The Deputy also promised to pick the man up from the facility the following Monday, to take him to a downtown shelter.  Eventually, with the assistance of the reunification group West Coast Care, the individual has agreed to return to his family home in the Midwest.  Others who have worked the tent with the sheriff's unit described their approach as exhibiting "a can do attitude" utilizing "whatever it takes".  Councilman Bonin, along with homeless advocacy groups, continues to insist that the Sheriff is "criminalizing homelessness" and has called his efforts "a carnival sideshow". 

On June 10th, Bonin presented his $5 million proposal to clean up the boardwalk to the Homelessness and Poverty Committee.   It was during that meeting that Bonin, accompanied by St. Joseph's President and CEO Dr. VaLecia Adams Kellum, laid out the details of what was ultimately entitled the "Encampment to Home Program at Ocean Front Walk and Venice community". 

In his remarks, Bonin cited the "very successful" Project Roomkey project at Penmar as an example of how this new program would work.  He said that in the past several weeks, in what he termed a "pre-encampment to home program", local service providers have cleared the handball and volleyball courts at the south end of Ocean Front Walk, housing about 3 dozen people in the process.

 But they were unable to do the same for encampments at the northern end of the Boardwalk because there were "no resources".  With the $5 million from the City, Bonin said, their plan is to gradually, without any LAPD involvement, "offer housing and find placements for everybody who is living down there, which is about 200 people...We need housing navigators.  We have vouchers for rapid re-housing.  What we lack is many of the interim resources we need while people are waiting for housing -- motel rooms and staff to serve motel rooms. "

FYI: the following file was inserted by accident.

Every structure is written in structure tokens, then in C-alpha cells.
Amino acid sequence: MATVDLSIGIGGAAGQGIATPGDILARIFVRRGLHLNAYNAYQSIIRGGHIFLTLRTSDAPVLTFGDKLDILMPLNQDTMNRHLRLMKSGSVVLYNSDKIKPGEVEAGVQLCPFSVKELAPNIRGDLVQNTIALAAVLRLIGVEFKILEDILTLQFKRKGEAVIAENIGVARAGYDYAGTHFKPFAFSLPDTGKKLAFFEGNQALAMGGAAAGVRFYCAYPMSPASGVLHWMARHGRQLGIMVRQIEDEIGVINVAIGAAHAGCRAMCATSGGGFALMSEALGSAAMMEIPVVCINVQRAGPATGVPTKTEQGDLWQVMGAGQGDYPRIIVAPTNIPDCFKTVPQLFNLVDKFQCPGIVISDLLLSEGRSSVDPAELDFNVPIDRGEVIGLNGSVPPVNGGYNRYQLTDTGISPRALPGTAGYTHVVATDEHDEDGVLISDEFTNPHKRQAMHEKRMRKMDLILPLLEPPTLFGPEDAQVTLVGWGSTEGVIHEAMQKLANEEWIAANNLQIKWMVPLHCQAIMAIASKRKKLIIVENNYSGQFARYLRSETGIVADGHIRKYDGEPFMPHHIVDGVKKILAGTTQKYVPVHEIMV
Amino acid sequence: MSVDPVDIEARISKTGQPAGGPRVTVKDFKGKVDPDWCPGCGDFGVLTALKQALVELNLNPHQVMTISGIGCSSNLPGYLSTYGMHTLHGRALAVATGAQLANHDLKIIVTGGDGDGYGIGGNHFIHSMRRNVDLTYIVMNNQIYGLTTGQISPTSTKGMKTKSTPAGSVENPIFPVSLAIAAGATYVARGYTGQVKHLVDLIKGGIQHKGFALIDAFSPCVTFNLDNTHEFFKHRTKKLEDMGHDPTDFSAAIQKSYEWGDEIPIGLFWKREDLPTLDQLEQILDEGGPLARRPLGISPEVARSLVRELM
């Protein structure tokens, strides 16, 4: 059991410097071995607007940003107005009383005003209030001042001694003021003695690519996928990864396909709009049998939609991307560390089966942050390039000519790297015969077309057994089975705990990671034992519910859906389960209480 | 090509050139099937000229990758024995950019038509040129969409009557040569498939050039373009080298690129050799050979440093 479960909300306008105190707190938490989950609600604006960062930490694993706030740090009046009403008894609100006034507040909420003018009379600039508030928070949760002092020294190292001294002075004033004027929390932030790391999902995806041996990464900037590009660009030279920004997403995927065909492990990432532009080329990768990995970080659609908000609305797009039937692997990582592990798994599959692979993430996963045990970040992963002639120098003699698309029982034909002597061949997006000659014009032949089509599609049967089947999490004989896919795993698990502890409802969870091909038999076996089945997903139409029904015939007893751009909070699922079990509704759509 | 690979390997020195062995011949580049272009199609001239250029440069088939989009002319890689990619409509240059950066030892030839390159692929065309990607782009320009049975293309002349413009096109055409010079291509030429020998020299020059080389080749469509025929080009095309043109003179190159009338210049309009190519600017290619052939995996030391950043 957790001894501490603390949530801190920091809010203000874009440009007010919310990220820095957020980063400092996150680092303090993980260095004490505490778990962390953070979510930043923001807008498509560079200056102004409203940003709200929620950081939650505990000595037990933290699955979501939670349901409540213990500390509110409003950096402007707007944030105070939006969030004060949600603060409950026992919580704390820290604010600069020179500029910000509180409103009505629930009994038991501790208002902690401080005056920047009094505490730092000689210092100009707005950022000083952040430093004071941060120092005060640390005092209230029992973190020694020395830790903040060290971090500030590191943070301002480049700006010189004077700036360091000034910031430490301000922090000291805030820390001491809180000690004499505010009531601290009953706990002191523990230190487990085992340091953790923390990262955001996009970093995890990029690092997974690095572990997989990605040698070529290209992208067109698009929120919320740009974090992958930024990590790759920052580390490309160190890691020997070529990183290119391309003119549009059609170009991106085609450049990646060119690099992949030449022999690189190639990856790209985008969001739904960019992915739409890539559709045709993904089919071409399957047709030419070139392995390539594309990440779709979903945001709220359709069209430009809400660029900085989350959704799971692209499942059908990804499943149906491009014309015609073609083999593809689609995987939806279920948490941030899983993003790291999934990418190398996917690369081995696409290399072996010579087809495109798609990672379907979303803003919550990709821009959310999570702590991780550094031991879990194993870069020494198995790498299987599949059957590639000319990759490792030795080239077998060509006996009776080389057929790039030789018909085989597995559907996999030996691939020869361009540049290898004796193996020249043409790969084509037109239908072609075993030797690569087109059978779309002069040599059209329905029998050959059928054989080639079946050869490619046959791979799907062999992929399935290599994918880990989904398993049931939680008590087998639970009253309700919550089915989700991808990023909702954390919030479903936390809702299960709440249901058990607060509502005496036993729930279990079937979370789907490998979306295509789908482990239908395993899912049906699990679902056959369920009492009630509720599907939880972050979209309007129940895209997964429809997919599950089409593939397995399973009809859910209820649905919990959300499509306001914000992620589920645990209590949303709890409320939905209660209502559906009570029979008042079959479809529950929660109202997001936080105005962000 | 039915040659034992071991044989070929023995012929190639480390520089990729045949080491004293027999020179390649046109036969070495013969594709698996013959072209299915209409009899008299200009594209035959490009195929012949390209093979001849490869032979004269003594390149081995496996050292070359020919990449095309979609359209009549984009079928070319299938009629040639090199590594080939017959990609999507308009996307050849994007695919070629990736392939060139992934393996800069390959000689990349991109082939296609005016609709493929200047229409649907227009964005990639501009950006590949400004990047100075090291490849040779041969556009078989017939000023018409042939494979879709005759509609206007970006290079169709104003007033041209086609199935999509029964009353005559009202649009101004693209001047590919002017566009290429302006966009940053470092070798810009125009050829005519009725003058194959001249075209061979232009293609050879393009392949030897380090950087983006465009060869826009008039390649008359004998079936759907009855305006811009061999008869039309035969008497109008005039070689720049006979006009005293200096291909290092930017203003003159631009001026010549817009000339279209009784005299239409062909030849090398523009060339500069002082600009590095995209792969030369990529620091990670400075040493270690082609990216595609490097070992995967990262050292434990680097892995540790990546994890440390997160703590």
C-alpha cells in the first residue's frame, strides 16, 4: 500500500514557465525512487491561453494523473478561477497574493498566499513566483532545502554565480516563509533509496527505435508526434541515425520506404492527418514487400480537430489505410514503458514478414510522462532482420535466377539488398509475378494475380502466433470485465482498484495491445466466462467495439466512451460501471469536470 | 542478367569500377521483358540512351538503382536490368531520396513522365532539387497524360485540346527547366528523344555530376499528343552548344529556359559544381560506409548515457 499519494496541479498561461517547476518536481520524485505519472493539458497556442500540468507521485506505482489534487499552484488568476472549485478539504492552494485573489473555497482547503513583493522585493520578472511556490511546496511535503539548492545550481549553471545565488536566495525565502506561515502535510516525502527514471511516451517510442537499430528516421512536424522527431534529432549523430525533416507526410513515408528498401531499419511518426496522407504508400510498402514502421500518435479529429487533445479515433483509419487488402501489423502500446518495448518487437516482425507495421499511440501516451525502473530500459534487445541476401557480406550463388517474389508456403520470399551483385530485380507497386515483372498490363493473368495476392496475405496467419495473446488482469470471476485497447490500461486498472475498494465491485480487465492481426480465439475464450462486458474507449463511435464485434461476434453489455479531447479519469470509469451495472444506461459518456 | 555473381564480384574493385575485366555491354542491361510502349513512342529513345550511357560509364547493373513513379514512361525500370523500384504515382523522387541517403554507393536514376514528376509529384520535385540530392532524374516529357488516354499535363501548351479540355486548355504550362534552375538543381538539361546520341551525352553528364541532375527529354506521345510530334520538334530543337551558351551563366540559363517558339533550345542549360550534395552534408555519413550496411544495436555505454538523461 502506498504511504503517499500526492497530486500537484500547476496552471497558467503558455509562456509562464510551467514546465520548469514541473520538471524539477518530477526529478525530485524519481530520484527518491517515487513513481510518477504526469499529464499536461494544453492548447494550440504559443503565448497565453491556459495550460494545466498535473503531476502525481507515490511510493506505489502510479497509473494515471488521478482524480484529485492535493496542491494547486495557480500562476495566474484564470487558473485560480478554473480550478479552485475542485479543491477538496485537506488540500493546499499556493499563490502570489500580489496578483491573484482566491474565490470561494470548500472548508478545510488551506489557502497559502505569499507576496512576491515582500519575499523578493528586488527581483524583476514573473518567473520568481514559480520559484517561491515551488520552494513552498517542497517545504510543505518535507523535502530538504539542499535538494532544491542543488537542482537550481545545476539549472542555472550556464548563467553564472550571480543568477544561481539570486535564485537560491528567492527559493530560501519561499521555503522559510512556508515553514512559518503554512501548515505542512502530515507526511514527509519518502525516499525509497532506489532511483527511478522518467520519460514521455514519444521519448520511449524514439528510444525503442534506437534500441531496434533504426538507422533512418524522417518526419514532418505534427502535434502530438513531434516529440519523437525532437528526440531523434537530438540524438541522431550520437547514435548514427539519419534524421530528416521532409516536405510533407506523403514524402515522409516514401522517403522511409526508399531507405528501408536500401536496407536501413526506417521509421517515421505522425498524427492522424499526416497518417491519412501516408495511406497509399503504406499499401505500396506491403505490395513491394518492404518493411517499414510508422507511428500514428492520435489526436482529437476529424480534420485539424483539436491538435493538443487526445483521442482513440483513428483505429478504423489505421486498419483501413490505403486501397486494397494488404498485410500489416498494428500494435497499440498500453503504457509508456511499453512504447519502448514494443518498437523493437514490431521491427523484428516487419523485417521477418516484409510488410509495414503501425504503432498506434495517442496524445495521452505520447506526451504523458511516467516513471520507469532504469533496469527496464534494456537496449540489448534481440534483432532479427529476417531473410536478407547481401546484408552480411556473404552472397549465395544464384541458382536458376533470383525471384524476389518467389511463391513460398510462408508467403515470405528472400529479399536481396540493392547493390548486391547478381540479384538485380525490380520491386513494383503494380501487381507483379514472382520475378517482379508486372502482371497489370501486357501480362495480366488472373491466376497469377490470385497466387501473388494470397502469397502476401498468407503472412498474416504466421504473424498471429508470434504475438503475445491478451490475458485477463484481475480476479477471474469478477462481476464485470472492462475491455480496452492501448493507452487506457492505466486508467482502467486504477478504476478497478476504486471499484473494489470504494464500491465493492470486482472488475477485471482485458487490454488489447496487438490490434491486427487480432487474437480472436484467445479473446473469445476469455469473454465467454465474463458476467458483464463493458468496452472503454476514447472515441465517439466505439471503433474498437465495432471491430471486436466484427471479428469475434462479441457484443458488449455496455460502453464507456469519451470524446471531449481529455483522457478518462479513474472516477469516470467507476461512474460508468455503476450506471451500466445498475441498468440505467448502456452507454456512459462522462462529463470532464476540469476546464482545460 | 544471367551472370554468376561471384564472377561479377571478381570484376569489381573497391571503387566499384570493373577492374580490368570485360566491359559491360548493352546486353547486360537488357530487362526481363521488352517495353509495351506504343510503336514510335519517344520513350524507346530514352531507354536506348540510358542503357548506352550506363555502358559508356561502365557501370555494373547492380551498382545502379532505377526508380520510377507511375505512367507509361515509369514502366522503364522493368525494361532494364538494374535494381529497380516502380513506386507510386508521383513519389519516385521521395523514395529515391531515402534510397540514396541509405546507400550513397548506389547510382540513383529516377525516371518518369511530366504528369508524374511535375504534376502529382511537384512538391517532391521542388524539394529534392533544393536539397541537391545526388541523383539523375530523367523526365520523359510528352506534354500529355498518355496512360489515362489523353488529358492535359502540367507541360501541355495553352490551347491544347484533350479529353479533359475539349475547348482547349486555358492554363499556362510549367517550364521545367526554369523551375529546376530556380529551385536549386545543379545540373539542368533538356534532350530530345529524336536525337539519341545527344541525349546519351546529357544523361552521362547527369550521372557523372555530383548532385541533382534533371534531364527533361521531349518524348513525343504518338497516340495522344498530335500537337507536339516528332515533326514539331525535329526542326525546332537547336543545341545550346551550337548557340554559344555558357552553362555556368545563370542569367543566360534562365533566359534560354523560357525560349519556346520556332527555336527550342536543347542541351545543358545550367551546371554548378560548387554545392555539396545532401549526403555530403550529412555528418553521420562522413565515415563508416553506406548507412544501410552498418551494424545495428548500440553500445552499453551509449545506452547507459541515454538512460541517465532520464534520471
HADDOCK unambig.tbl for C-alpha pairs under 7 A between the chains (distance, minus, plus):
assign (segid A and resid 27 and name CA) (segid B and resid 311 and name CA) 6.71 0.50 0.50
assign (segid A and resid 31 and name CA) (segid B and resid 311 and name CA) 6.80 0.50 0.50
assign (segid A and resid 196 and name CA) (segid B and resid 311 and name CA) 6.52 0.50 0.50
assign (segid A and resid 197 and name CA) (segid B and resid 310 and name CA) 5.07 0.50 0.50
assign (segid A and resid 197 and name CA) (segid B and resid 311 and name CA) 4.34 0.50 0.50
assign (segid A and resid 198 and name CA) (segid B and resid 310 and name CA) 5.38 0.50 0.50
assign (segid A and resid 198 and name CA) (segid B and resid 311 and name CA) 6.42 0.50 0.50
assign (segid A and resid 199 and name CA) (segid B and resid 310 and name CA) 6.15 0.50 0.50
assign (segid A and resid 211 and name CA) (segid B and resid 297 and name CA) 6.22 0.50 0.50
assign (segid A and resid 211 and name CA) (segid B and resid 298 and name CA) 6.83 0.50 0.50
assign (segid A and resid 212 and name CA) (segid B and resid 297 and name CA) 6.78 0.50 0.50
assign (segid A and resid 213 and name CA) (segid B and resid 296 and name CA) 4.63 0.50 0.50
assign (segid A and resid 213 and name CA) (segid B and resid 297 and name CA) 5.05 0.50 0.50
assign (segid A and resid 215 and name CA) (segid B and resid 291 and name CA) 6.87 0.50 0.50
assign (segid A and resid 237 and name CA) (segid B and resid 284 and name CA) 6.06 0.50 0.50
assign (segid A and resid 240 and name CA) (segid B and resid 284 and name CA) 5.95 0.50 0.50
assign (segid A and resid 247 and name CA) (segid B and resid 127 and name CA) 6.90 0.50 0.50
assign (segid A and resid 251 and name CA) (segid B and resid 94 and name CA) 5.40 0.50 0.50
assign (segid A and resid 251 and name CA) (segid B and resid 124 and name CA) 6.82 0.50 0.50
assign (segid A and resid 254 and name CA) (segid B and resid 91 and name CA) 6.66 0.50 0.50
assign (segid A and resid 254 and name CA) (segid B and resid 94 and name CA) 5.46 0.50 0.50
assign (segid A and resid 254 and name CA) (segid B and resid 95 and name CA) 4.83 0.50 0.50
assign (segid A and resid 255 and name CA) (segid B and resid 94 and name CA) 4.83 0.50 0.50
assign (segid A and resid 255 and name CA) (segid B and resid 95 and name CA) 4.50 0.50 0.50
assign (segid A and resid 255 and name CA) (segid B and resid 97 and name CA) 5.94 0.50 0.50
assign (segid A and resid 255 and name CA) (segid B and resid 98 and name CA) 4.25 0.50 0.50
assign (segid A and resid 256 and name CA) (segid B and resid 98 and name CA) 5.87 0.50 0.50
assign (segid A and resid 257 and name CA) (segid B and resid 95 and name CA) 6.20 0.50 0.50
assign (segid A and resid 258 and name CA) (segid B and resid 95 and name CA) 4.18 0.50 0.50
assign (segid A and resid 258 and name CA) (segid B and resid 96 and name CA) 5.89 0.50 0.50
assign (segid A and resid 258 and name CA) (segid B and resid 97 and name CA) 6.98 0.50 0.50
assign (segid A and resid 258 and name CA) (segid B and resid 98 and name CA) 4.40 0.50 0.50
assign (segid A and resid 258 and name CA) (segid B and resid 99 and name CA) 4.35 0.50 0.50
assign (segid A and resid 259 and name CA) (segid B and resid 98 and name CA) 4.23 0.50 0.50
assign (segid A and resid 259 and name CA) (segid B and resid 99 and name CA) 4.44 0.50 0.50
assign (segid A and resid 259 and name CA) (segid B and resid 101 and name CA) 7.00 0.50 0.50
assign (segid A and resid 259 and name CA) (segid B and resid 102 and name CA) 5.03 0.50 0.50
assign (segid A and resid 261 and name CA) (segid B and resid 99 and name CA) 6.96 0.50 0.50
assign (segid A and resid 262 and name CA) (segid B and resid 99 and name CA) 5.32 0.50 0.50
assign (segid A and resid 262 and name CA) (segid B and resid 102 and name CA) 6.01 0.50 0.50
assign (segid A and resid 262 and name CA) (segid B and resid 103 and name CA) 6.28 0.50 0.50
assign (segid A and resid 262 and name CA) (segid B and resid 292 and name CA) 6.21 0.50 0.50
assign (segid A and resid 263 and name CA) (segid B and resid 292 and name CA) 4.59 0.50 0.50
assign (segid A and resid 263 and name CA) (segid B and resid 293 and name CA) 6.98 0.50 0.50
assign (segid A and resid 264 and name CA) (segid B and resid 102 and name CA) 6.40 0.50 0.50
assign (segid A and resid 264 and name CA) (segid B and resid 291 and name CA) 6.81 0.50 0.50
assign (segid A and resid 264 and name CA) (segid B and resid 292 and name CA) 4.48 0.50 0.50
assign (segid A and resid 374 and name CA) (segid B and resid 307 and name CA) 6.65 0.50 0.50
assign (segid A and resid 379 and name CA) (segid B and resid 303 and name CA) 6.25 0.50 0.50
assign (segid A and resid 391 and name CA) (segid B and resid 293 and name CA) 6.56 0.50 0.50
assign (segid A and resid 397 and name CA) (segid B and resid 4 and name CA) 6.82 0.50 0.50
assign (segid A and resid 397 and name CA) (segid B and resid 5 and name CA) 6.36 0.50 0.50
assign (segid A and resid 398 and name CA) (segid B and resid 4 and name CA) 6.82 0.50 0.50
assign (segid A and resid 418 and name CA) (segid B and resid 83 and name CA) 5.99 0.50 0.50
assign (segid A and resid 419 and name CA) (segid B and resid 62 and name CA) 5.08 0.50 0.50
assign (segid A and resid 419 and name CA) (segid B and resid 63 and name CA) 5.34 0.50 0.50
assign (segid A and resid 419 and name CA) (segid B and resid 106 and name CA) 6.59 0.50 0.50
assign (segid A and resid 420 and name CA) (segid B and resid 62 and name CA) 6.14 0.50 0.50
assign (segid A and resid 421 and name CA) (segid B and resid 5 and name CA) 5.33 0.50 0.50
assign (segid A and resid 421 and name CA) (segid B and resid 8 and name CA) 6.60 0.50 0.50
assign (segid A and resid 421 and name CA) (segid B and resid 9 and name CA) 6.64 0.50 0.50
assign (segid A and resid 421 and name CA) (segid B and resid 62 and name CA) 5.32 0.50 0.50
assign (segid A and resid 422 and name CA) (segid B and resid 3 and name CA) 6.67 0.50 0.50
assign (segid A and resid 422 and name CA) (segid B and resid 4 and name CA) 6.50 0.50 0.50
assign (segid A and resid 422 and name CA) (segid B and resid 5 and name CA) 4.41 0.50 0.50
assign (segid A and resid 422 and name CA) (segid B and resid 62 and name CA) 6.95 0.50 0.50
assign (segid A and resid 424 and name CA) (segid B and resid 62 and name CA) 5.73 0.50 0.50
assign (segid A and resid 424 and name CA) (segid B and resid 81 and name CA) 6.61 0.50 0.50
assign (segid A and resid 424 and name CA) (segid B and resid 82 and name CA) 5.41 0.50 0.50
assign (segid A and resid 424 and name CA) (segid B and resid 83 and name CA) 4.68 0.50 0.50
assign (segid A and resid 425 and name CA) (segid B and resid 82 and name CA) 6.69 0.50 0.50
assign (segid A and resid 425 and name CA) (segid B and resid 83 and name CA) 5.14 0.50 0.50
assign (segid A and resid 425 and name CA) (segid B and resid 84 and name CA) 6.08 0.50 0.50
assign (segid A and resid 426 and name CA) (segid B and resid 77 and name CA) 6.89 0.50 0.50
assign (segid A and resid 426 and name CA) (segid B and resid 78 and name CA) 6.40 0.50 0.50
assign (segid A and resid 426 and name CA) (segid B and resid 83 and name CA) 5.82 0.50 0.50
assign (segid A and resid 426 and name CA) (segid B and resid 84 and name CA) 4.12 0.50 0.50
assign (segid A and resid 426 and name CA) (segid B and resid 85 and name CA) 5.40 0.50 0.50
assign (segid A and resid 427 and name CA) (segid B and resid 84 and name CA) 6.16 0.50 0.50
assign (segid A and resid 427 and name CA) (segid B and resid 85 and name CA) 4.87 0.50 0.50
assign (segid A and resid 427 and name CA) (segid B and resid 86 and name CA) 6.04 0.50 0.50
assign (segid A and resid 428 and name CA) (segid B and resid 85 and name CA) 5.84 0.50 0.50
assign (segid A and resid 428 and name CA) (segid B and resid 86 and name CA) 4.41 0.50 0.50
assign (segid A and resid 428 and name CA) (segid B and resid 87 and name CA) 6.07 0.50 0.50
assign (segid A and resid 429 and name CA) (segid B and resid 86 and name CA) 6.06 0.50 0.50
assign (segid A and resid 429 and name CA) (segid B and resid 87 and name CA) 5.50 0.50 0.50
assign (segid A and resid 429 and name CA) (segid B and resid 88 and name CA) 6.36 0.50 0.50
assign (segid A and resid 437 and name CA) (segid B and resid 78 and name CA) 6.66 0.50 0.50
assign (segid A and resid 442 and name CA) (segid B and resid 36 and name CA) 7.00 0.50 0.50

He mentioned that rooms at the former Ramada Inn on Washington Blvd., which was recently purchased for conversion to a Project Homekey site, would be used, and that he had formed a partnership with Supervisor Keuhl to provide mental health services and housing navigators.  He described both the efforts to clear the recreational spaces on OFW and the Penmar encampment as "very successful", because the encampments didn't return to those areas after they'd been cleared.